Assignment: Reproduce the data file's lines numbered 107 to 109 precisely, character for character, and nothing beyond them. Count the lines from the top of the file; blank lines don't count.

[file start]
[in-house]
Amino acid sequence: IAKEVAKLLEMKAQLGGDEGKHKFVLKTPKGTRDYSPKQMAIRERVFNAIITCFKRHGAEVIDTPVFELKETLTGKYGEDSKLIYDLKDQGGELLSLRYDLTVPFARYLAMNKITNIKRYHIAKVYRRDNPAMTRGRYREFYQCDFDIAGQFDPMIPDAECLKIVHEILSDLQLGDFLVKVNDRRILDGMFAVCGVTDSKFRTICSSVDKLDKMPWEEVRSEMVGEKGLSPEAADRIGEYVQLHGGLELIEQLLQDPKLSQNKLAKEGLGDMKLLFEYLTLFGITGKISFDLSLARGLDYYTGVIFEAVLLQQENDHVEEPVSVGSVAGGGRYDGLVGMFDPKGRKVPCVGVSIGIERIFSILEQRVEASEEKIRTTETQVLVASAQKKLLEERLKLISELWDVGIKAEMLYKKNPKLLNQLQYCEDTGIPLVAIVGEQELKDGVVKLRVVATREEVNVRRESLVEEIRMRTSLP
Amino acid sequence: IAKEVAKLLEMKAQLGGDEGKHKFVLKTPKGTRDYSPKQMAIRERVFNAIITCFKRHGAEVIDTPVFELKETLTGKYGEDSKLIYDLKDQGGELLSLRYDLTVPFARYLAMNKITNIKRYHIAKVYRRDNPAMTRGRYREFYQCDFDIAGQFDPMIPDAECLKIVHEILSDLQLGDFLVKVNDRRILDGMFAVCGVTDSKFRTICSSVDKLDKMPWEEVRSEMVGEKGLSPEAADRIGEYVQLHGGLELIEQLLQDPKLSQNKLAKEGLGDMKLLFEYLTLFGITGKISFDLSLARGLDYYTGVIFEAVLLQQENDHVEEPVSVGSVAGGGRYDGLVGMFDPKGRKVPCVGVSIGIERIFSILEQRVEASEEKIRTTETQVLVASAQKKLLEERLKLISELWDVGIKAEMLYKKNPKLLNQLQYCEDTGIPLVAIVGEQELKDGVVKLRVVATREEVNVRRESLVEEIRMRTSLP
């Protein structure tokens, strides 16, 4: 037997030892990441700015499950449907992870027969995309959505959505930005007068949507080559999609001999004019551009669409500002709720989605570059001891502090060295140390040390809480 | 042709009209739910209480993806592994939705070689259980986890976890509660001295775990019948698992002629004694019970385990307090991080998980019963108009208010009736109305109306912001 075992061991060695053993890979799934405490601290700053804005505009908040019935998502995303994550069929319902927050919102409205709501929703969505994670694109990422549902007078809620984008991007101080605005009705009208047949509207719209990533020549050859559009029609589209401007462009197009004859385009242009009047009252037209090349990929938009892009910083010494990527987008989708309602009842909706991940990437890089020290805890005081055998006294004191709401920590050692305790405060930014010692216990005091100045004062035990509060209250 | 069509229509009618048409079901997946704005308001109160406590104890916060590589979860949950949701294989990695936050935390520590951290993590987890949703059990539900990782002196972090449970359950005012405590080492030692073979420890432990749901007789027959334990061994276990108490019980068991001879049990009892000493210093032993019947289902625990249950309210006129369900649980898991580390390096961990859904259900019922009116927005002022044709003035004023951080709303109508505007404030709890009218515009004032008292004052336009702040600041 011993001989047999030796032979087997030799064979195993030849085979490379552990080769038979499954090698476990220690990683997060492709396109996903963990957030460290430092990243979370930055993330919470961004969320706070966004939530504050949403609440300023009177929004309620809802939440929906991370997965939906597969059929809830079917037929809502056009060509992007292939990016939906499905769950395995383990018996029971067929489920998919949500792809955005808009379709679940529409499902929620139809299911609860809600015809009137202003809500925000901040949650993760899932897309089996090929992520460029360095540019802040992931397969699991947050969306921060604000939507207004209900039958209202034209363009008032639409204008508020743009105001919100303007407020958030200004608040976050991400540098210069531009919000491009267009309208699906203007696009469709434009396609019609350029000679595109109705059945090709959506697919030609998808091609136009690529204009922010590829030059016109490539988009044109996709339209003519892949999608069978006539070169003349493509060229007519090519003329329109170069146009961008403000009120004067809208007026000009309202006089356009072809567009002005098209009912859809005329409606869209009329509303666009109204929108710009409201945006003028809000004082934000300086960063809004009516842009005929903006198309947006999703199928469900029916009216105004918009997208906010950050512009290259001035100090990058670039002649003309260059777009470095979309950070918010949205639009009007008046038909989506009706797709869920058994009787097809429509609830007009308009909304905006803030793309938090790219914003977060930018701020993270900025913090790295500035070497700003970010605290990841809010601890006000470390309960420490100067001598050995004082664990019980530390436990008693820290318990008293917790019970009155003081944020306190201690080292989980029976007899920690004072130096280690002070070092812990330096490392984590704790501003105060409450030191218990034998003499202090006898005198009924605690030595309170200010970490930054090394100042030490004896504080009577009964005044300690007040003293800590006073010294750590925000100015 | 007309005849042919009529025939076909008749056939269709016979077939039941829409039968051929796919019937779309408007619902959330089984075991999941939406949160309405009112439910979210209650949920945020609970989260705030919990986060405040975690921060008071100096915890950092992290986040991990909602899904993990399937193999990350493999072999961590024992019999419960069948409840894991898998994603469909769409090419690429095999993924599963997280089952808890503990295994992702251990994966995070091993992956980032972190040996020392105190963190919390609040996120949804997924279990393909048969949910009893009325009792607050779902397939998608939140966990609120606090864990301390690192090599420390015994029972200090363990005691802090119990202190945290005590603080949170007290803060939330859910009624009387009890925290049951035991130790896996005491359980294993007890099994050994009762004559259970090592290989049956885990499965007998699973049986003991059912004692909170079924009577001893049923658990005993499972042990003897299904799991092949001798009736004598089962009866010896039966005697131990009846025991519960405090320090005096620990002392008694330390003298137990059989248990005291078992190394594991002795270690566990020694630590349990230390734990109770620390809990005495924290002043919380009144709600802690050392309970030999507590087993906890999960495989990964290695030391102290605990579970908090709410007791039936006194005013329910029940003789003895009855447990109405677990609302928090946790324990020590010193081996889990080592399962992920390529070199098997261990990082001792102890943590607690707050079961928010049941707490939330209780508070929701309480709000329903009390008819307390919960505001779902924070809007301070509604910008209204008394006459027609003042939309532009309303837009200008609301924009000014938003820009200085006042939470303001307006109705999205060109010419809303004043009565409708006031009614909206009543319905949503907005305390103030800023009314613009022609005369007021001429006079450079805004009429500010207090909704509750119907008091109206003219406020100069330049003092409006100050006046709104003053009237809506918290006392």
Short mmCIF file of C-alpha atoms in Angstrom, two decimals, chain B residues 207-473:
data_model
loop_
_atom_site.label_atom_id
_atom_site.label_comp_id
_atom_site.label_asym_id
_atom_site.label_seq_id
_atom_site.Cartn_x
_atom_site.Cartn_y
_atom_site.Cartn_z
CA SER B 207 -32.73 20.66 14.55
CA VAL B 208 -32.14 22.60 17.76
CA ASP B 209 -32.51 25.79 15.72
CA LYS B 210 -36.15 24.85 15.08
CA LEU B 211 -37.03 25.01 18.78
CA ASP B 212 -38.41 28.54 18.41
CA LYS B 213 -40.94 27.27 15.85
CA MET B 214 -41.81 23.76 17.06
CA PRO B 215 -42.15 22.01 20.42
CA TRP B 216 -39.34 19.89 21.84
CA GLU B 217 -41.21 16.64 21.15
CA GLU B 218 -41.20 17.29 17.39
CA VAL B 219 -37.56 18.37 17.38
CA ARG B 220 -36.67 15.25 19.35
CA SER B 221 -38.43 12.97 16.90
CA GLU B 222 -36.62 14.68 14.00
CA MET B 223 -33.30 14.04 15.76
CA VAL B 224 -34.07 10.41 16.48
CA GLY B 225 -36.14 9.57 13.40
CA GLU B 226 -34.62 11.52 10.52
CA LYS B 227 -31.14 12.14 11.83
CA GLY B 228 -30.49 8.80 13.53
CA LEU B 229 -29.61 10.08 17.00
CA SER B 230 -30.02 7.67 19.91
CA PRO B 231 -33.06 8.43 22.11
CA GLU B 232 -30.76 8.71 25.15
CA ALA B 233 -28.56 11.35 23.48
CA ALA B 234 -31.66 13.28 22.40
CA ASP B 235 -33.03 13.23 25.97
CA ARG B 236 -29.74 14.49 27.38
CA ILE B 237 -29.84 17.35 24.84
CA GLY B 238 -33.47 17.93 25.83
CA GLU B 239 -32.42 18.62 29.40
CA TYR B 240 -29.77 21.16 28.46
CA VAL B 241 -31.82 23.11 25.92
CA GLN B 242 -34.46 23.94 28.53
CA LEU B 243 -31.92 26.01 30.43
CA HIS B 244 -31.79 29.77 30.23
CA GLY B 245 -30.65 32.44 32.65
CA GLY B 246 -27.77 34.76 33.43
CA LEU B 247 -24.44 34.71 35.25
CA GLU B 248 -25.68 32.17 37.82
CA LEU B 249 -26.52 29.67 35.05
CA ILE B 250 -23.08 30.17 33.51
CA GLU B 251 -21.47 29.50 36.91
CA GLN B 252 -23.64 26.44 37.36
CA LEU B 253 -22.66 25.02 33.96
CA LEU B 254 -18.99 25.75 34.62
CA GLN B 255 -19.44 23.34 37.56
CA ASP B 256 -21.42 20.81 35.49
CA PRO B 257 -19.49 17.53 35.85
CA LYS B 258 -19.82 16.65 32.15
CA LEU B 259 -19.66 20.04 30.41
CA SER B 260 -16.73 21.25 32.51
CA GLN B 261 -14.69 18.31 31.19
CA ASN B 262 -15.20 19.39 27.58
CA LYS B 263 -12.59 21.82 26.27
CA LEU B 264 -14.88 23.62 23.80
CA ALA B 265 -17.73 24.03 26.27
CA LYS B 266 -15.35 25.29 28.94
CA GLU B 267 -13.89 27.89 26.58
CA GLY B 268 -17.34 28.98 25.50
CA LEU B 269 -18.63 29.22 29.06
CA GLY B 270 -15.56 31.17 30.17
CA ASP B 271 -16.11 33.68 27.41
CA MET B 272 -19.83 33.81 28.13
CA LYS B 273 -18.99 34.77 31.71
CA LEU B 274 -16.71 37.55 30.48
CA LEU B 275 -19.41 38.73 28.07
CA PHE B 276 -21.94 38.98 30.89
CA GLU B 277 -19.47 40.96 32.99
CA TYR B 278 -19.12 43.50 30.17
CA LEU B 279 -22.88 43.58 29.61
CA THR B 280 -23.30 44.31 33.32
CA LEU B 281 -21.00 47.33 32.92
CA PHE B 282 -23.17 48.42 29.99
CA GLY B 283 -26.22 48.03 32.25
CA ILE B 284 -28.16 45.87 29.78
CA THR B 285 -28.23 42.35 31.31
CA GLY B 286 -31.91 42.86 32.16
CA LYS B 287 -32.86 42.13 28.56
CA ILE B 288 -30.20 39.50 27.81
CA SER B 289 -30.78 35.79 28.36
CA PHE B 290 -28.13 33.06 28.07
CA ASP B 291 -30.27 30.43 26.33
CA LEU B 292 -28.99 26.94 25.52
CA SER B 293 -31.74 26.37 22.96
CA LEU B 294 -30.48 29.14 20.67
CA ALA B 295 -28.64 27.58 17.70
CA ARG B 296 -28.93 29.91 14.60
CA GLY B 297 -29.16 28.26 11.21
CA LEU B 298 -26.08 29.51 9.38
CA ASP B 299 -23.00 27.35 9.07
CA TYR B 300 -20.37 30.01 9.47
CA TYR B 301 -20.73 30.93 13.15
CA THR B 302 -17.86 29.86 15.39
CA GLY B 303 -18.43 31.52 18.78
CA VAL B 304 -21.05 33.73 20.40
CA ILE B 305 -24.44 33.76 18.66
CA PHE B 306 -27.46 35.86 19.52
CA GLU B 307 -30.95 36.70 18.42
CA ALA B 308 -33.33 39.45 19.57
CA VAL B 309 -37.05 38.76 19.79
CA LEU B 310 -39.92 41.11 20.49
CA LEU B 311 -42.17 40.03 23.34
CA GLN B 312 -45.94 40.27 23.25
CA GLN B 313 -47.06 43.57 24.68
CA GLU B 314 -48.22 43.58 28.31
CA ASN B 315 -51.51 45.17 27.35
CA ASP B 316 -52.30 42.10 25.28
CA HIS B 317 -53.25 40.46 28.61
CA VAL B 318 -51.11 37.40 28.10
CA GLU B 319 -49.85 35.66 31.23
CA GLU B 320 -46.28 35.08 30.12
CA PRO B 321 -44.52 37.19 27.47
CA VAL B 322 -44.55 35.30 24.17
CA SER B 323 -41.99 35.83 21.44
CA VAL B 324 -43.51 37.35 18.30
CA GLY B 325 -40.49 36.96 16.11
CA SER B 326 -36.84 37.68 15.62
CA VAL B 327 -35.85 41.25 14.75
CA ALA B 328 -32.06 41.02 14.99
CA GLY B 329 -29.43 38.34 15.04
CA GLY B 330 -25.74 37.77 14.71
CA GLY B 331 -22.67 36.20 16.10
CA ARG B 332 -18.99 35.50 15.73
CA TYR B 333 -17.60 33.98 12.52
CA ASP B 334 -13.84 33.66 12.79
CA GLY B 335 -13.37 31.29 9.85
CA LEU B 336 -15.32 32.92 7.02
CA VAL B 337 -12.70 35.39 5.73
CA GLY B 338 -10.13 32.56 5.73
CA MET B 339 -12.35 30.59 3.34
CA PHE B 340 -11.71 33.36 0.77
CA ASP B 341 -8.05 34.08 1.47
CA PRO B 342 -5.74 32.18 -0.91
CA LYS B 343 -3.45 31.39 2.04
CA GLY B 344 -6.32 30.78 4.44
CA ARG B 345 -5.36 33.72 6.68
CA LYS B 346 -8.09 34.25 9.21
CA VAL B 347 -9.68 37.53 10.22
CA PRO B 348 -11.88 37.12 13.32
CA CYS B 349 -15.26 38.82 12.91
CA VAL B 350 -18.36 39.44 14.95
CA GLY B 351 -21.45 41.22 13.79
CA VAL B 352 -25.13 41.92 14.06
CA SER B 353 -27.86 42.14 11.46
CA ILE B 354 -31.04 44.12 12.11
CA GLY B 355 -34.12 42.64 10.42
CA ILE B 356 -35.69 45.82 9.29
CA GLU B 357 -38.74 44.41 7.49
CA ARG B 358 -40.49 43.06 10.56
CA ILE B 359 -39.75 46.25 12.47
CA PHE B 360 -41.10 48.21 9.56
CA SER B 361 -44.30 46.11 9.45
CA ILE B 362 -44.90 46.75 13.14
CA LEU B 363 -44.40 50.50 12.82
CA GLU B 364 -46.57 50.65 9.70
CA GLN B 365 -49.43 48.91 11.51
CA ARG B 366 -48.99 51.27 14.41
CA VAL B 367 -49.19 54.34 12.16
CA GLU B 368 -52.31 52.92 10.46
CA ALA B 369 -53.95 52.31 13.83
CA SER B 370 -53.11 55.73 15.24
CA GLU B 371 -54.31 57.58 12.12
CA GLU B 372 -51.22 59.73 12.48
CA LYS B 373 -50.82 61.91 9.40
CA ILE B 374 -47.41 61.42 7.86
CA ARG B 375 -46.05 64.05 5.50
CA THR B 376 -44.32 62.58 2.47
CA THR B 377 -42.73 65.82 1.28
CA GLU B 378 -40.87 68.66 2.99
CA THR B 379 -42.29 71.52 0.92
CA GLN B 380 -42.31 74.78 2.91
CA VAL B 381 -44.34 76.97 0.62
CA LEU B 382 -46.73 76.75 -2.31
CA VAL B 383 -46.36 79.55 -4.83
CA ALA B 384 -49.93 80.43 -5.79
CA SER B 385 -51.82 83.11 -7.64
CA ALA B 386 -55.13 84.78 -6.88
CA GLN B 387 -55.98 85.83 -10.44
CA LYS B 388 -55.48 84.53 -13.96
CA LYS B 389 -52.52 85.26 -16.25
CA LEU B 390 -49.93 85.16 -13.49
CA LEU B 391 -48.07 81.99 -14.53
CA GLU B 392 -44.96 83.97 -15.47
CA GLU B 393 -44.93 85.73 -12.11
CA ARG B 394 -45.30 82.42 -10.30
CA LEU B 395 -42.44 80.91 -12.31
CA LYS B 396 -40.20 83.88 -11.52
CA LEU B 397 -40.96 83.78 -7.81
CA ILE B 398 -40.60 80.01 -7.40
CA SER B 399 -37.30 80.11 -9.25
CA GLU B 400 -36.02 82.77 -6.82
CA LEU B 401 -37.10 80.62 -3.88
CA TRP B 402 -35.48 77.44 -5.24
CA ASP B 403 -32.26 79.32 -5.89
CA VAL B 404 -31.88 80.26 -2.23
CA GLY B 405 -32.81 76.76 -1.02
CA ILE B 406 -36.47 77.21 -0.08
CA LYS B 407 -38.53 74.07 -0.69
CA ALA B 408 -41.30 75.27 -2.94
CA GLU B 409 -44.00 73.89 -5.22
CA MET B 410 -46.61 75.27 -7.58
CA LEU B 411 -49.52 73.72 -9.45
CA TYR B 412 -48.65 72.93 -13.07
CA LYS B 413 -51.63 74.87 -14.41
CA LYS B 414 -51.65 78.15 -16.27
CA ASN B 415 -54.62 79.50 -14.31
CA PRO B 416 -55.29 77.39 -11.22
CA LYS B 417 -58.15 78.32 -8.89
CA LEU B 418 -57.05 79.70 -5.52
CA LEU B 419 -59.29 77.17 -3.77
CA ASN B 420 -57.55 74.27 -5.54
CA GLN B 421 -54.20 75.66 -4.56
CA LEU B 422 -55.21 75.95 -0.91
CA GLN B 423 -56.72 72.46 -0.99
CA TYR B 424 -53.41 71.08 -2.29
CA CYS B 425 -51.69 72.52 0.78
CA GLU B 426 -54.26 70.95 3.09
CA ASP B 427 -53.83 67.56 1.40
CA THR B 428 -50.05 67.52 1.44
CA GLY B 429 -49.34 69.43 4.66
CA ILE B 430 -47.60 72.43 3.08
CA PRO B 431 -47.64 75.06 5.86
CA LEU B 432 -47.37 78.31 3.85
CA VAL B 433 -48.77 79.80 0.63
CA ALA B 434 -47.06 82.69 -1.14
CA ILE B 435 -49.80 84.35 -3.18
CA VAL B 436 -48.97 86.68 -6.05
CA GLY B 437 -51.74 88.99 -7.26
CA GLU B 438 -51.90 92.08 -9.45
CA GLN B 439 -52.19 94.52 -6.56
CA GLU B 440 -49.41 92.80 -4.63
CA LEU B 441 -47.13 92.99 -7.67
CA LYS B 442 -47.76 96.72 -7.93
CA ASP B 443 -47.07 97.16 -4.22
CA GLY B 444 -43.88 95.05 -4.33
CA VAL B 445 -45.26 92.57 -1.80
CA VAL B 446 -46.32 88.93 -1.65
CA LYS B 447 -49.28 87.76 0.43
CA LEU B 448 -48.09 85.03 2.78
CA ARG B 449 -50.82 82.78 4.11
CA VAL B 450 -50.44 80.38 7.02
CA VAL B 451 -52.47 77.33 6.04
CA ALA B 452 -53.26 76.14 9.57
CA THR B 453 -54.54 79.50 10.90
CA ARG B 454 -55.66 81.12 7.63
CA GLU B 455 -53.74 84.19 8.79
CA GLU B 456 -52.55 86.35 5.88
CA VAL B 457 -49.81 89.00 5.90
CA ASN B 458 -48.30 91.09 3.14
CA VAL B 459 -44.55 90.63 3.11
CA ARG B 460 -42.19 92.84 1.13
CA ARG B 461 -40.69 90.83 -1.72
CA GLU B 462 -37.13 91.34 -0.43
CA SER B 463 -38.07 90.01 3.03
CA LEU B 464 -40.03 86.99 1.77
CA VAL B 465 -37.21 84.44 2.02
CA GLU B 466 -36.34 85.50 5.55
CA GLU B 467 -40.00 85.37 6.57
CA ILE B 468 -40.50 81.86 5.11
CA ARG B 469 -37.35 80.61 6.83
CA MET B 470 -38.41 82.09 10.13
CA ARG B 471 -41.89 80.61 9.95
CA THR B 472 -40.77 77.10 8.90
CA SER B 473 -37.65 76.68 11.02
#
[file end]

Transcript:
CA ASP B 299 -23.00 27.35 9.07
CA TYR B 300 -20.37 30.01 9.47
CA TYR B 301 -20.73 30.93 13.15